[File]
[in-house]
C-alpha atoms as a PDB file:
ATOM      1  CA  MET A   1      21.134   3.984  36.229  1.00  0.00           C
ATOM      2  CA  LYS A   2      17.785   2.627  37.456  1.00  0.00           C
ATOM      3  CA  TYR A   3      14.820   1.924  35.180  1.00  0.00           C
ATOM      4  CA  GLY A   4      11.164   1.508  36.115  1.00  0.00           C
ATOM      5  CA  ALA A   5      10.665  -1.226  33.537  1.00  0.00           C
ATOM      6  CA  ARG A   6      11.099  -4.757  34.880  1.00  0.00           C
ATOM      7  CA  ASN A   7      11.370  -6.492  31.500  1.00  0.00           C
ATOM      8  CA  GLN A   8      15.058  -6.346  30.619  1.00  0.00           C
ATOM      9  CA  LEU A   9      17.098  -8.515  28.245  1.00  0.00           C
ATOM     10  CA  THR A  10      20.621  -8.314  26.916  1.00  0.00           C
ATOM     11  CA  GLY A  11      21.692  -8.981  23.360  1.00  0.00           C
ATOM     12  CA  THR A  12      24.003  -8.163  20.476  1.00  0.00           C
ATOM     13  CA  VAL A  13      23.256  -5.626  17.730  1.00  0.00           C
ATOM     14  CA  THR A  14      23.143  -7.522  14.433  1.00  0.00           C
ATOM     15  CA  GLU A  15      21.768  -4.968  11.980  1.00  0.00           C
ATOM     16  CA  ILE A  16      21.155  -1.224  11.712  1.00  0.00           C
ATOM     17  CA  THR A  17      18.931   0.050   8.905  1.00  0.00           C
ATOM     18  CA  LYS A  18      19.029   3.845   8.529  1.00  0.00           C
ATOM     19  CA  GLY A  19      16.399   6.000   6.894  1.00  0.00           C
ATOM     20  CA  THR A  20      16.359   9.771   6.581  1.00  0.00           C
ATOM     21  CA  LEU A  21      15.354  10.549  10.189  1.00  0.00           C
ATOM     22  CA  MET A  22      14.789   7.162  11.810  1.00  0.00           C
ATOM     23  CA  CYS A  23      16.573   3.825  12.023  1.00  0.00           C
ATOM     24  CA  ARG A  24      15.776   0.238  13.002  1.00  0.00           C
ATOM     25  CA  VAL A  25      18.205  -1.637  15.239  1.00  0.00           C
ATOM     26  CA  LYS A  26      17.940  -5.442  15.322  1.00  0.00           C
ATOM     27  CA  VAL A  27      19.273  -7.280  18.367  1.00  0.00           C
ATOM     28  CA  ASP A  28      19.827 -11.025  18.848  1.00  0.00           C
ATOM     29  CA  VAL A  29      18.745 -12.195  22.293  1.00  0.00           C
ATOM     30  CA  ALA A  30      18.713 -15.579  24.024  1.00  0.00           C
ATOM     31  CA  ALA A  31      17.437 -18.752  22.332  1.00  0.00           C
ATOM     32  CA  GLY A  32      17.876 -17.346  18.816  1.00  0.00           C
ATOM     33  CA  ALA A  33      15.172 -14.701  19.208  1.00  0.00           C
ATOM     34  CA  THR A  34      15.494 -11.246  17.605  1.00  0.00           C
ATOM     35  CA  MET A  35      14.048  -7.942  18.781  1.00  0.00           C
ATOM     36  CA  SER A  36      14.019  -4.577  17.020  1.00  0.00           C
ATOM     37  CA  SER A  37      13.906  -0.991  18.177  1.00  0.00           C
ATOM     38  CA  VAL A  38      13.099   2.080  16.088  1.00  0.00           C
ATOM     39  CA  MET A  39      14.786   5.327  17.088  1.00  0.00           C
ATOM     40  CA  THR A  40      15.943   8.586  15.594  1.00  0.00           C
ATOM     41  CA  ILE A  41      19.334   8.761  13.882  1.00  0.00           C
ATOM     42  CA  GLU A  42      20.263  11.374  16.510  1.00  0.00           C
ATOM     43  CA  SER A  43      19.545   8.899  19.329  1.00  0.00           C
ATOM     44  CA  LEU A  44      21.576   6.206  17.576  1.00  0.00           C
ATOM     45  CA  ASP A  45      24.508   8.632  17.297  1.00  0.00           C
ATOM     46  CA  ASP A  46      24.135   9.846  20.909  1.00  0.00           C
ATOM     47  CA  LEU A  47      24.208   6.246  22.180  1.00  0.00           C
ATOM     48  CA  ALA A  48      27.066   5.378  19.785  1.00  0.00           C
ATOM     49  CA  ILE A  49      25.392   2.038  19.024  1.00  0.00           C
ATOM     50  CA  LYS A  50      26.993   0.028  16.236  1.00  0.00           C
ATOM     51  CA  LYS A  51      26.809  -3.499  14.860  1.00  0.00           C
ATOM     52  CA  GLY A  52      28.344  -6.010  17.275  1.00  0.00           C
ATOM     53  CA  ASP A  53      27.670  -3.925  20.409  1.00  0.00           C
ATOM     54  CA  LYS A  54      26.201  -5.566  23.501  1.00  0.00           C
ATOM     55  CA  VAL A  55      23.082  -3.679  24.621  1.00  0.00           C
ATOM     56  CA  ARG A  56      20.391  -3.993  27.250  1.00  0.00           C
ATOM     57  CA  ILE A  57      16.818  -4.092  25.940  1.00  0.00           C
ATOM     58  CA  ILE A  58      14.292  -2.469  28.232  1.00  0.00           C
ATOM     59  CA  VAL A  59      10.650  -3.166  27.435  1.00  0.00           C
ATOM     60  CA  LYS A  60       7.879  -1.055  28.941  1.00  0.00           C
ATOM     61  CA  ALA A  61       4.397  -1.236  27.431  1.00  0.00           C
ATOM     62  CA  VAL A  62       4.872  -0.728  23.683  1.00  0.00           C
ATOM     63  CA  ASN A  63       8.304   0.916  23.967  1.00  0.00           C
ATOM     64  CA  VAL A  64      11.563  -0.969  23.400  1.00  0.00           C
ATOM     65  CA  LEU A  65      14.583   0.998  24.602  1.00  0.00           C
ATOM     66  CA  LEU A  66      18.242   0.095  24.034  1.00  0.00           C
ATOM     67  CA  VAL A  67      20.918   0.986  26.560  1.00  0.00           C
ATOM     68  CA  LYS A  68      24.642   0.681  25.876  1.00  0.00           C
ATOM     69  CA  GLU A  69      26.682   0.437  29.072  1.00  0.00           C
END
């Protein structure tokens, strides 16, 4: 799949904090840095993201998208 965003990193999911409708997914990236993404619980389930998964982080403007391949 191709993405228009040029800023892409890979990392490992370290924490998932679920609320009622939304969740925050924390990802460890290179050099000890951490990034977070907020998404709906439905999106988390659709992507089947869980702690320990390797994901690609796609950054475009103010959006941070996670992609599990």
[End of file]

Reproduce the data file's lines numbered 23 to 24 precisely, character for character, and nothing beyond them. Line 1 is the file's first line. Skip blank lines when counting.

ATOM     21  CA  LEU A  21      15.354  10.549  10.189  1.00  0.00           C
ATOM     22  CA  MET A  22      14.789   7.162  11.810  1.00  0.00           C